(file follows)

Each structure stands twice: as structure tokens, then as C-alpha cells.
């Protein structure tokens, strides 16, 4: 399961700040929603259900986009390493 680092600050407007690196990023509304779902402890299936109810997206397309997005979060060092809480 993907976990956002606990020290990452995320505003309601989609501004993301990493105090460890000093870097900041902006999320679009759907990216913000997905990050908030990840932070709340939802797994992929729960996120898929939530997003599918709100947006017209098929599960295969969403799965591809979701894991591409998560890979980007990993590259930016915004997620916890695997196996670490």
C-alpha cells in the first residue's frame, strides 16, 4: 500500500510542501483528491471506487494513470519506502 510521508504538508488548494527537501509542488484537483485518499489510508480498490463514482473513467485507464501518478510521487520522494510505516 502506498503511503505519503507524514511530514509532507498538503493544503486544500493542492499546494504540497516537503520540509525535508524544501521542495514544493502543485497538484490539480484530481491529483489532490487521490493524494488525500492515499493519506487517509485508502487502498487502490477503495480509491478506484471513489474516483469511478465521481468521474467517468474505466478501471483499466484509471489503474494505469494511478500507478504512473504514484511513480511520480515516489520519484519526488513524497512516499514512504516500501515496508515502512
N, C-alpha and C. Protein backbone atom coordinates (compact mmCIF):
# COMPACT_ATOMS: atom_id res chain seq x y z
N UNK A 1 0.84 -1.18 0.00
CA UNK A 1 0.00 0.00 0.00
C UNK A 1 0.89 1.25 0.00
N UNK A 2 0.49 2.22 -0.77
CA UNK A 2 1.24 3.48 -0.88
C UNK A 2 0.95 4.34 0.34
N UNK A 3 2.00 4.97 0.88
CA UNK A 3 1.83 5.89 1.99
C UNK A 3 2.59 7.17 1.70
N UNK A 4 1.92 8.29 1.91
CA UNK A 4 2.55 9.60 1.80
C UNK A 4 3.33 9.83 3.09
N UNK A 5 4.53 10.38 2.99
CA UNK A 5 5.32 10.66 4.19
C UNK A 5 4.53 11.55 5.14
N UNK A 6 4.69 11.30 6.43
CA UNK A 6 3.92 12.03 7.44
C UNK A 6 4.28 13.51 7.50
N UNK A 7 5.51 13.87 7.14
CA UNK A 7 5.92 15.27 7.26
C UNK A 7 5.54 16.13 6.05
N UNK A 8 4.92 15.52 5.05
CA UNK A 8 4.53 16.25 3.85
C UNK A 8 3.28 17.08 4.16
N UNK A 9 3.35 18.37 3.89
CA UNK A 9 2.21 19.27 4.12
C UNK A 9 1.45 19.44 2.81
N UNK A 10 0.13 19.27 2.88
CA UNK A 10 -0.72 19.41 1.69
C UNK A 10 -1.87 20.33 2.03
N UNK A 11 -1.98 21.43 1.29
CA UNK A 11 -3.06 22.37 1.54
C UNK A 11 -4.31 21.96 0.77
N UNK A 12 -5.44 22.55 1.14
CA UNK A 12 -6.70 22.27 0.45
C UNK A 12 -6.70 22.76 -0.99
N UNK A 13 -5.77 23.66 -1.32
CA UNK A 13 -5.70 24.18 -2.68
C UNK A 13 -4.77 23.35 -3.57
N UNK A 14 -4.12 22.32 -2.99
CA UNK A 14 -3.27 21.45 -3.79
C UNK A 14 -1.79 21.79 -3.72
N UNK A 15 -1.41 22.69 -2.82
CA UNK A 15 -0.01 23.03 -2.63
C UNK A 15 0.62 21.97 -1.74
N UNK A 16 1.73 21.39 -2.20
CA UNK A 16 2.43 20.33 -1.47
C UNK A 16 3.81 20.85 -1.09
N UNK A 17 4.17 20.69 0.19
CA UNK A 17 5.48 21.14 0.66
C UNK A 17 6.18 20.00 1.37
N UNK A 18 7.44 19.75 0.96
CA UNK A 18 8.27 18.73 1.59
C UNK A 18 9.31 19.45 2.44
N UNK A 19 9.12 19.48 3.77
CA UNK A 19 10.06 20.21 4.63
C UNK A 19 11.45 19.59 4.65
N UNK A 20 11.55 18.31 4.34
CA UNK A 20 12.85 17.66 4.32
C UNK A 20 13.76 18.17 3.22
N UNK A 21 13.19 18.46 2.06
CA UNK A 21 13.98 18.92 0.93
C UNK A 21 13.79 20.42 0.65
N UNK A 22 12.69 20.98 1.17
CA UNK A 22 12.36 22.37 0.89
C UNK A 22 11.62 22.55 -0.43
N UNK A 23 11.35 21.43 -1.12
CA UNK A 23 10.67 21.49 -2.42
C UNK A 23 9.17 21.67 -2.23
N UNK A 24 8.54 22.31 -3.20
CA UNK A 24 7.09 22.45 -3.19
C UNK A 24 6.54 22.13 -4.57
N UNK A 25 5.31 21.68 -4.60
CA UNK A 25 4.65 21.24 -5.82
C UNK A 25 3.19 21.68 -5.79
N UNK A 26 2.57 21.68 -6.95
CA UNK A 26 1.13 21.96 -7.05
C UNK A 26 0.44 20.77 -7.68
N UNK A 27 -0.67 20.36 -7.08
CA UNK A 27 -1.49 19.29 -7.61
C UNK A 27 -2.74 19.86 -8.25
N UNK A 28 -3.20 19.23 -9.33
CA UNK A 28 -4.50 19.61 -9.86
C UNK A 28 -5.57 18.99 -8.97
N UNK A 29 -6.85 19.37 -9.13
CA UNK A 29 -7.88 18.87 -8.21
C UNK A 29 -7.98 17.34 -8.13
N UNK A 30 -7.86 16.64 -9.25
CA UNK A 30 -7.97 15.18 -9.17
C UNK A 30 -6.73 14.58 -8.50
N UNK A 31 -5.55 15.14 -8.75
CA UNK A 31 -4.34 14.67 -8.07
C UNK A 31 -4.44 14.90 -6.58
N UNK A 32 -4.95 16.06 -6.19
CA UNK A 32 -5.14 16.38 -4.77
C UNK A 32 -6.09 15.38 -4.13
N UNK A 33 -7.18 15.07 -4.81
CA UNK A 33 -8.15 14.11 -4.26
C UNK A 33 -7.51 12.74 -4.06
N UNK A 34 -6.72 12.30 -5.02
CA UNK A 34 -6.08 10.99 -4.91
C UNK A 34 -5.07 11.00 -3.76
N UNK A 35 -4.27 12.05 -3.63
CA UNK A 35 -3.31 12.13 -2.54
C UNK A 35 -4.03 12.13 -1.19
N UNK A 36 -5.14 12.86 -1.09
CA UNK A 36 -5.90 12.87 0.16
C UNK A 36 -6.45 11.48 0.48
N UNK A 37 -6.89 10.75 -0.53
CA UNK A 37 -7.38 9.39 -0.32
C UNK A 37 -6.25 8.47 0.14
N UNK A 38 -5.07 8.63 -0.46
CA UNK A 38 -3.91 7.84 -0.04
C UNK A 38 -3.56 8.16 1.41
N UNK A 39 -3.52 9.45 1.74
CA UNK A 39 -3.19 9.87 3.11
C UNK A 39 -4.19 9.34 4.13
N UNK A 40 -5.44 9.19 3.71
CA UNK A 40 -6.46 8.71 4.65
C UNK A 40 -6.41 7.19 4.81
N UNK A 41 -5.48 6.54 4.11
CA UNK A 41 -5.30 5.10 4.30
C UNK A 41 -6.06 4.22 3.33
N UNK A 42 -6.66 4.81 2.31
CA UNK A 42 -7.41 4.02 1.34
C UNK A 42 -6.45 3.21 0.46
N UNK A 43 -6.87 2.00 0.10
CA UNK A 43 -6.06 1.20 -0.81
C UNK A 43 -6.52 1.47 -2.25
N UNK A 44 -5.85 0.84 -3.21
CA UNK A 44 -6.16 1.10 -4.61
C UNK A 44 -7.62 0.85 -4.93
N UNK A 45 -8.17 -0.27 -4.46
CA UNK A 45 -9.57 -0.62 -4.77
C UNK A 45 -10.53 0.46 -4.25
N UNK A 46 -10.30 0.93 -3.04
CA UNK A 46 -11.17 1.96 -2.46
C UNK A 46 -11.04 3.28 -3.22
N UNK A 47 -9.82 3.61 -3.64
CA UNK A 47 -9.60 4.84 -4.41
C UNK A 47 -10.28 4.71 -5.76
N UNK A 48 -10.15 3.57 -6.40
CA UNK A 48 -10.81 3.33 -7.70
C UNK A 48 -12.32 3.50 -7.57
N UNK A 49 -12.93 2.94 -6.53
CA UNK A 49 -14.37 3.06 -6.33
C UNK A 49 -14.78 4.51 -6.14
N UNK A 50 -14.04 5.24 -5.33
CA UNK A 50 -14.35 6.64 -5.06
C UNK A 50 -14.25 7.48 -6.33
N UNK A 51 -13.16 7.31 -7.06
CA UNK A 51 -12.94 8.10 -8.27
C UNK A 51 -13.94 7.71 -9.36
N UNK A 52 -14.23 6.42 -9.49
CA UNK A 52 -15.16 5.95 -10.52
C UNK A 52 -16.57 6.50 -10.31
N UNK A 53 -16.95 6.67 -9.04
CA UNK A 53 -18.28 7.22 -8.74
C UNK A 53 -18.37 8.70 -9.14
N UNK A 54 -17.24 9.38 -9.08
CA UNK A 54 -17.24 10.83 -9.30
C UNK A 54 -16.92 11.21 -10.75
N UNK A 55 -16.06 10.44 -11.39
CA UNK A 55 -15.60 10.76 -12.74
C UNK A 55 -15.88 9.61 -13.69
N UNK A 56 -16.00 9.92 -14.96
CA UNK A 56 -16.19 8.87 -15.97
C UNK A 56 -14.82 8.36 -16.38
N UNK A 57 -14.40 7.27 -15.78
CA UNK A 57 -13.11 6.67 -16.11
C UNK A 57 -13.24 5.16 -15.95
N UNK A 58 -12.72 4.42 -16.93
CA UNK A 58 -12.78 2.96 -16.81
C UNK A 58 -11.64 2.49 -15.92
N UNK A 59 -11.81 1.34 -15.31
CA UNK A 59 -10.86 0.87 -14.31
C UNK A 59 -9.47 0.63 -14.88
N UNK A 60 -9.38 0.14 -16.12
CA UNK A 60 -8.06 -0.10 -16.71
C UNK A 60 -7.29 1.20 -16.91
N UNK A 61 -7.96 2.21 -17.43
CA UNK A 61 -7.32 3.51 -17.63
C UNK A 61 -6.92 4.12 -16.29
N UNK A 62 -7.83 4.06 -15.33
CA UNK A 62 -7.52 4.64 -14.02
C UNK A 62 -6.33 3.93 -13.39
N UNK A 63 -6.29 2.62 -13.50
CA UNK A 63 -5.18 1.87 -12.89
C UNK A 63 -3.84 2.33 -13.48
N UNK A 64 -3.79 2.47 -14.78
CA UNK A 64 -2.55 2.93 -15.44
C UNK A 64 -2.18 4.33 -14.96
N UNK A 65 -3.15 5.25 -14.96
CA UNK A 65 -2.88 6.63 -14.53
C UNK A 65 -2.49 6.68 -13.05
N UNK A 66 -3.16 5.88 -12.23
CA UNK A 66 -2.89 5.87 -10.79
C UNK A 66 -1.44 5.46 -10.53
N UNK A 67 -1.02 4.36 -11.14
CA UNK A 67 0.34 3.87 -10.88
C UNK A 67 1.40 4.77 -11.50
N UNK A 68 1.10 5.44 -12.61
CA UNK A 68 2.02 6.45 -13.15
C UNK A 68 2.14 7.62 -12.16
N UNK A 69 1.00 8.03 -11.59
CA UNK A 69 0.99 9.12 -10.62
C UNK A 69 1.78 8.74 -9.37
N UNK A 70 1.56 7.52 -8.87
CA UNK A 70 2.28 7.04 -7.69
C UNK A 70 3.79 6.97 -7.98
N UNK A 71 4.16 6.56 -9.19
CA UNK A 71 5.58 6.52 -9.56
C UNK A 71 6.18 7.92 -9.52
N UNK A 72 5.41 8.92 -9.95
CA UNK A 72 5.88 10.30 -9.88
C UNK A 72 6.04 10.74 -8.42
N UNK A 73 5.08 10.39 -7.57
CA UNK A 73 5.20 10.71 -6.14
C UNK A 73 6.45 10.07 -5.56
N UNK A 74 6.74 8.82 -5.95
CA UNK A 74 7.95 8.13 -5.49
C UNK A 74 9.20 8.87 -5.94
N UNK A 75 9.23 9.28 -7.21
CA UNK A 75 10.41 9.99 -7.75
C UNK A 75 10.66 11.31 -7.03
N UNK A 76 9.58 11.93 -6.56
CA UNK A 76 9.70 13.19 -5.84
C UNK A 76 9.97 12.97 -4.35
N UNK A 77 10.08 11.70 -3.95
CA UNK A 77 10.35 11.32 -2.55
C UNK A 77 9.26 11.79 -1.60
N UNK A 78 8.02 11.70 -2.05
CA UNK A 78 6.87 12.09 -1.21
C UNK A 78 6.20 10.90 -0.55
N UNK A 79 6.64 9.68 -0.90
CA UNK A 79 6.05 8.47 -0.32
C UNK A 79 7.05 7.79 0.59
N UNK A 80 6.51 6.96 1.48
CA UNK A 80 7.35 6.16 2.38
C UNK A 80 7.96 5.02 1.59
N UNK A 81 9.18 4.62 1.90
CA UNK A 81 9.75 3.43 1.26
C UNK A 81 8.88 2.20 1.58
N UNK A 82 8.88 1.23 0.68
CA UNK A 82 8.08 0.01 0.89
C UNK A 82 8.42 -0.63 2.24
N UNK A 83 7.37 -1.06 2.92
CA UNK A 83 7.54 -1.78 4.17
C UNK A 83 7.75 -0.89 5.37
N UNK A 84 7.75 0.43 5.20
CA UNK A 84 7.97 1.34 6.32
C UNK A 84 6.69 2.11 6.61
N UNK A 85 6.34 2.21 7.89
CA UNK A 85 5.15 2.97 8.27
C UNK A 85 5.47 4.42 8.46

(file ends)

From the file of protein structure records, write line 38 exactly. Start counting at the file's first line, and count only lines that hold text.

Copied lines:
C UNK A 11 -4.31 21.96 0.77